Exponential random graph models (ERGMs) were conducted for 2007 grants and publications, 2010 grants, and 2011 publications. ERGMs are statistical models that predict network ties and can be interpreted in a manner similar to logistic regression while accounting for the non-independence inherent in network data [25,26]. Variables that can be used as predictors in statistical models include characteristics of network members (attributes), characteristics of the network itself (structural terms), as well as other network relationships between network members (e.g., discipline-discipline pairing) . In order to determine the impact of discipline on scientific collaboration, all other demographic variables (academic position, MD, PhD, institution, and year entering ICTS) were entered into the first step of the model along with structural terms. The year entering ICTS could not be used in the 2007 models, as there was no variability in this variable among the charter members. Discipline was added in the second step as an attribute mixing term, which allowed for the examination of all possible cross- and within-disciplinary collaboration patterns among researchers (e.g., clinical with clinical, clinical with allied health). The fitted models were then used to estimate probabilities of collaboration ties given varying discipline patterns.
Descriptive network statistics and modularity were calculated using Pajek version 3.14. ERGMs and predicted probabilities were conducted using RStatnet version 2014.2.0  on R version 3.1.2. To reproduce these findings, the full dataset of deidentified participants’ attributes and network edgelists are available in supporting information.
Characteristics of Grant and Publication Networks
In the 2007 networks, 186 scientists submitted grants and 224 published papers. Almost 500 scientists submitted grants in 2010, and 833 scientists published in 2011. Table 1 shows the demographic characteristics in each of these networks. Importantly, although the networks grew over time, the ratio of scientists in each discipline remained relatively stable. The proportion of senior faculty also changed during this time; the latter years had relatively more junior faculty and less full professors in the networks. As is the case with other CTSA initiatives, biomedical clinical research was the largest group in this analysis.
Fig 1 shows the four networks with colors indicating the disciplinary affiliation. The growth in the number of investigators from 2007 to 2010 and 2011 is readily apparent. Note also the greater cohesion of the networks over time: both the grants and publications networks in 2007 show several disconnected components of three or more researchers, whereas there are fewer components of that size in 2010 and 2011. These characteristics are described in greater detail in Table 2.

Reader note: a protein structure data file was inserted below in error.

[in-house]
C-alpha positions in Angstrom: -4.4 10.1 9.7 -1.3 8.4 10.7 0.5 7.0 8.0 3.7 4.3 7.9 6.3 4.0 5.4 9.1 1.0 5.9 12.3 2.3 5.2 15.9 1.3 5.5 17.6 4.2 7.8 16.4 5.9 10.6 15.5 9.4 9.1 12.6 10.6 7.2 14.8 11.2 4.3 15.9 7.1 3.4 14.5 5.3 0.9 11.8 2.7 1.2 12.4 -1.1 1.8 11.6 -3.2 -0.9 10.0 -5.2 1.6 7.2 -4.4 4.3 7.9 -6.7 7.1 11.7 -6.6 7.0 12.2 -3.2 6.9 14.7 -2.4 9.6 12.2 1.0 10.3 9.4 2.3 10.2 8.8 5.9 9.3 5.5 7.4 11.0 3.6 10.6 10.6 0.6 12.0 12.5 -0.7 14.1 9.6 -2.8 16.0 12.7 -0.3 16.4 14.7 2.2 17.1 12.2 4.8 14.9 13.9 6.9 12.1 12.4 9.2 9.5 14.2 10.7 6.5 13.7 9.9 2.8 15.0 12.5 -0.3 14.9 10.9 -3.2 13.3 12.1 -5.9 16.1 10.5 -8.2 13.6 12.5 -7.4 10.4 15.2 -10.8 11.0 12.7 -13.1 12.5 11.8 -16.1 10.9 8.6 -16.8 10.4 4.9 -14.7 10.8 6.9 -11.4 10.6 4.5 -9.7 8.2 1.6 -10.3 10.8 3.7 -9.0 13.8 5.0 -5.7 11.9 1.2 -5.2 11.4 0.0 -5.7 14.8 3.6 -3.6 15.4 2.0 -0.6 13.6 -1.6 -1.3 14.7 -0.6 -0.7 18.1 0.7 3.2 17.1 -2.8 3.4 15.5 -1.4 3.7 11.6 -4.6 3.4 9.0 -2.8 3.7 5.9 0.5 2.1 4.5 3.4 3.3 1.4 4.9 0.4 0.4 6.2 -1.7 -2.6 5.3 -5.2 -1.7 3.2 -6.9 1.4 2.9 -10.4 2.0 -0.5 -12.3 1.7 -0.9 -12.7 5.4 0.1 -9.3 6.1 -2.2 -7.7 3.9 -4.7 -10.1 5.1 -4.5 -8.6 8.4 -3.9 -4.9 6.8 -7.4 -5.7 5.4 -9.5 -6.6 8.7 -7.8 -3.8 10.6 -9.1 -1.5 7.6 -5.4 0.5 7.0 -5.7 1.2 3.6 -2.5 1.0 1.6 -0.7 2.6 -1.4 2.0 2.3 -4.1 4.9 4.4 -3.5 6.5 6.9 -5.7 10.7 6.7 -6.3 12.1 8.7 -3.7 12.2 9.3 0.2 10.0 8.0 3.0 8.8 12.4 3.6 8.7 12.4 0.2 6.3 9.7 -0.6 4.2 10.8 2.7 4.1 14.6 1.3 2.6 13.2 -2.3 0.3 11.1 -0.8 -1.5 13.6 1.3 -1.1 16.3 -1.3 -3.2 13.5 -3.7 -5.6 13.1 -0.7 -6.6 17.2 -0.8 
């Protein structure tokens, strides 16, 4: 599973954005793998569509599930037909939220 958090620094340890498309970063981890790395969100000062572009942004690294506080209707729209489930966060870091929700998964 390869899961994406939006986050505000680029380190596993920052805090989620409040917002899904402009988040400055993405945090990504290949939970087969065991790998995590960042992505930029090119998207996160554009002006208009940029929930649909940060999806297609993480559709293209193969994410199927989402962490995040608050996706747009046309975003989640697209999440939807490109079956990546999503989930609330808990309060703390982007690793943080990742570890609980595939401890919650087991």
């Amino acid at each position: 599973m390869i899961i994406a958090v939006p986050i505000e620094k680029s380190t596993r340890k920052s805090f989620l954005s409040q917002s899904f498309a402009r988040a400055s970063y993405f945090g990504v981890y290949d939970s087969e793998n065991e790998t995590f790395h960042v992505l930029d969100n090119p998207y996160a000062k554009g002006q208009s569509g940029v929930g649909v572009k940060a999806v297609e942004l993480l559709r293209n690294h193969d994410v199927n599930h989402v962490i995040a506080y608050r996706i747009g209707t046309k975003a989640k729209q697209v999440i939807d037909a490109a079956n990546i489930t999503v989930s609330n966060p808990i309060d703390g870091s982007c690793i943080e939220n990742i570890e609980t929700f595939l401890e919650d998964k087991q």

Table 2 is a set of descriptive statistics for each network. Network size, largest component size, average degree, maximum degree, and betweenness centralization all increased for both grants and publications over time. The increases for maximum degree were particularly large. Density increased for grants but decreased for publications, though lower density is not surprising given the growth of the networks. These patterns point to an increase in collaboration over time, particularly for grants. Modularity decreased for grants and increased for publications. In the case of grants, the decrease in modularity indicates an increase in the amount of cross-discipline collaboration relative to within-discipline collaboration.
Statistical Model of Network Structures
The statistical models for publications and grants are displayed in Table 3. The goal of the statistical models was to examine the influence of discipline on collaboration above and beyond other demographic and institutional characteristics. To that end, we fit the models in two stages: 1) a structural model containing all of the demographic characteristics and local network structural terms, and 2) a discipline model that added disciplinary collaboration patterns as predictors.
The structural models include five covariates: academic position, MD degree, PhD degree, same institution, and year entering ICTS. Academic position was entered as a categorical term, comparing the likelihood of a connection to investigators of various positions with the non-faculty baseline. MD degree and PhD degree were also entered as main effect terms, with no MD or PhD as the baseline. The same institution term tested whether collaborations were more likely between investigators from the same institution. Year entering ICTS was entered as a quantitative term, with more recent years entered as higher values, testing whether collaborations were more likely with individuals who had joined ICTS more recently. Finally, there were the local structure terms (gwdegree, gwesp, and gwdsp). These terms add one network statistic each to the weighted degree distribution, dyadwise shared partners, and edgewise shared partners, respectively. These terms collectively account for local structural processes that have been interpreted as expansivity, transitivity, and structural equivalence .